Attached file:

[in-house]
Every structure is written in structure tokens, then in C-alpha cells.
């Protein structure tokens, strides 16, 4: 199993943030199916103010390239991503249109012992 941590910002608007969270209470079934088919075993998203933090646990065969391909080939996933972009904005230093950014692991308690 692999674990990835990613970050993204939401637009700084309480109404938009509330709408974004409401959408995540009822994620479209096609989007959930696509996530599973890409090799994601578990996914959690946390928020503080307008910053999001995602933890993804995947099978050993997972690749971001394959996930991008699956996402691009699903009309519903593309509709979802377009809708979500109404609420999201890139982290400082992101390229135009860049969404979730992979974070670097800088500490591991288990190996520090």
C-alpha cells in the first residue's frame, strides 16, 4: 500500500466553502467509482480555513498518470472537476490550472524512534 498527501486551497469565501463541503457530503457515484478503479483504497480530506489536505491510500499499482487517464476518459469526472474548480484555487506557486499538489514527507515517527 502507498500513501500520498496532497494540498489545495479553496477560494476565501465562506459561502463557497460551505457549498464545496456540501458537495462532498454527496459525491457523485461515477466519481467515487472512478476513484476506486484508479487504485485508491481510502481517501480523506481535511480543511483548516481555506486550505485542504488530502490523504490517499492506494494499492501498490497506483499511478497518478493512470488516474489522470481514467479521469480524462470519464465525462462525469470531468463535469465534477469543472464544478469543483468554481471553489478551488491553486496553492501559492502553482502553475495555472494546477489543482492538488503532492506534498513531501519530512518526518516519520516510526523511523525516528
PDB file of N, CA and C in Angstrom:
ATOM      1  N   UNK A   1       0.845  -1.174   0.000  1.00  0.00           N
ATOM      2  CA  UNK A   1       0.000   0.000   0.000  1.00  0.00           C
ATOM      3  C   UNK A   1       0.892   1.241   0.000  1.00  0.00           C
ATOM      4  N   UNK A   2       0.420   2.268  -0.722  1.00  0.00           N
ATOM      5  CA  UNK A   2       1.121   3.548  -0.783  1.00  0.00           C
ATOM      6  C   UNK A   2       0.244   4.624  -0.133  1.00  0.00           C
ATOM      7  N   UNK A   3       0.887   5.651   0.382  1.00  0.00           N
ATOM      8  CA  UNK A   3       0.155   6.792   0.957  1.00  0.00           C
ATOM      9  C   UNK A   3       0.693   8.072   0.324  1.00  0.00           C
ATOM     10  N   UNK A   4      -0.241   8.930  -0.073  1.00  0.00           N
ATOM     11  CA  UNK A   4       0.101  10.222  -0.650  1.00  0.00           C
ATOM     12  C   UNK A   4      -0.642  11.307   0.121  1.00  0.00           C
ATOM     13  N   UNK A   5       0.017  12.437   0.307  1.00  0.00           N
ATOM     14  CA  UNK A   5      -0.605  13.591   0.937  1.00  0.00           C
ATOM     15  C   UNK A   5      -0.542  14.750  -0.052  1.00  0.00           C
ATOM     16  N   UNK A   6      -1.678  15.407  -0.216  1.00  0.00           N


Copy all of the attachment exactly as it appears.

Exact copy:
[in-house]
Every structure is written in structure tokens, then in C-alpha cells.
């Protein structure tokens, strides 16, 4: 199993943030199916103010390239991503249109012992 941590910002608007969270209470079934088919075993998203933090646990065969391909080939996933972009904005230093950014692991308690 692999674990990835990613970050993204939401637009700084309480109404938009509330709408974004409401959408995540009822994620479209096609989007959930696509996530599973890409090799994601578990996914959690946390928020503080307008910053999001995602933890993804995947099978050993997972690749971001394959996930991008699956996402691009699903009309519903593309509709979802377009809708979500109404609420999201890139982290400082992101390229135009860049969404979730992979974070670097800088500490591991288990190996520090």
C-alpha cells in the first residue's frame, strides 16, 4: 500500500466553502467509482480555513498518470472537476490550472524512534 498527501486551497469565501463541503457530503457515484478503479483504497480530506489536505491510500499499482487517464476518459469526472474548480484555487506557486499538489514527507515517527 502507498500513501500520498496532497494540498489545495479553496477560494476565501465562506459561502463557497460551505457549498464545496456540501458537495462532498454527496459525491457523485461515477466519481467515487472512478476513484476506486484508479487504485485508491481510502481517501480523506481535511480543511483548516481555506486550505485542504488530502490523504490517499492506494494499492501498490497506483499511478497518478493512470488516474489522470481514467479521469480524462470519464465525462462525469470531468463535469465534477469543472464544478469543483468554481471553489478551488491553486496553492501559492502553482502553475495555472494546477489543482492538488503532492506534498513531501519530512518526518516519520516510526523511523525516528
PDB file of N, CA and C in Angstrom:
ATOM      1  N   UNK A   1       0.845  -1.174   0.000  1.00  0.00           N
ATOM      2  CA  UNK A   1       0.000   0.000   0.000  1.00  0.00           C
ATOM      3  C   UNK A   1       0.892   1.241   0.000  1.00  0.00           C
ATOM      4  N   UNK A   2       0.420   2.268  -0.722  1.00  0.00           N
ATOM      5  CA  UNK A   2       1.121   3.548  -0.783  1.00  0.00           C
ATOM      6  C   UNK A   2       0.244   4.624  -0.133  1.00  0.00           C
ATOM      7  N   UNK A   3       0.887   5.651   0.382  1.00  0.00           N
ATOM      8  CA  UNK A   3       0.155   6.792   0.957  1.00  0.00           C
ATOM      9  C   UNK A   3       0.693   8.072   0.324  1.00  0.00           C
ATOM     10  N   UNK A   4      -0.241   8.930  -0.073  1.00  0.00           N
ATOM     11  CA  UNK A   4       0.101  10.222  -0.650  1.00  0.00           C
ATOM     12  C   UNK A   4      -0.642  11.307   0.121  1.00  0.00           C
ATOM     13  N   UNK A   5       0.017  12.437   0.307  1.00  0.00           N
ATOM     14  CA  UNK A   5      -0.605  13.591   0.937  1.00  0.00           C
ATOM     15  C   UNK A   5      -0.542  14.750  -0.052  1.00  0.00           C
ATOM     16  N   UNK A   6      -1.678  15.407  -0.216  1.00  0.00           N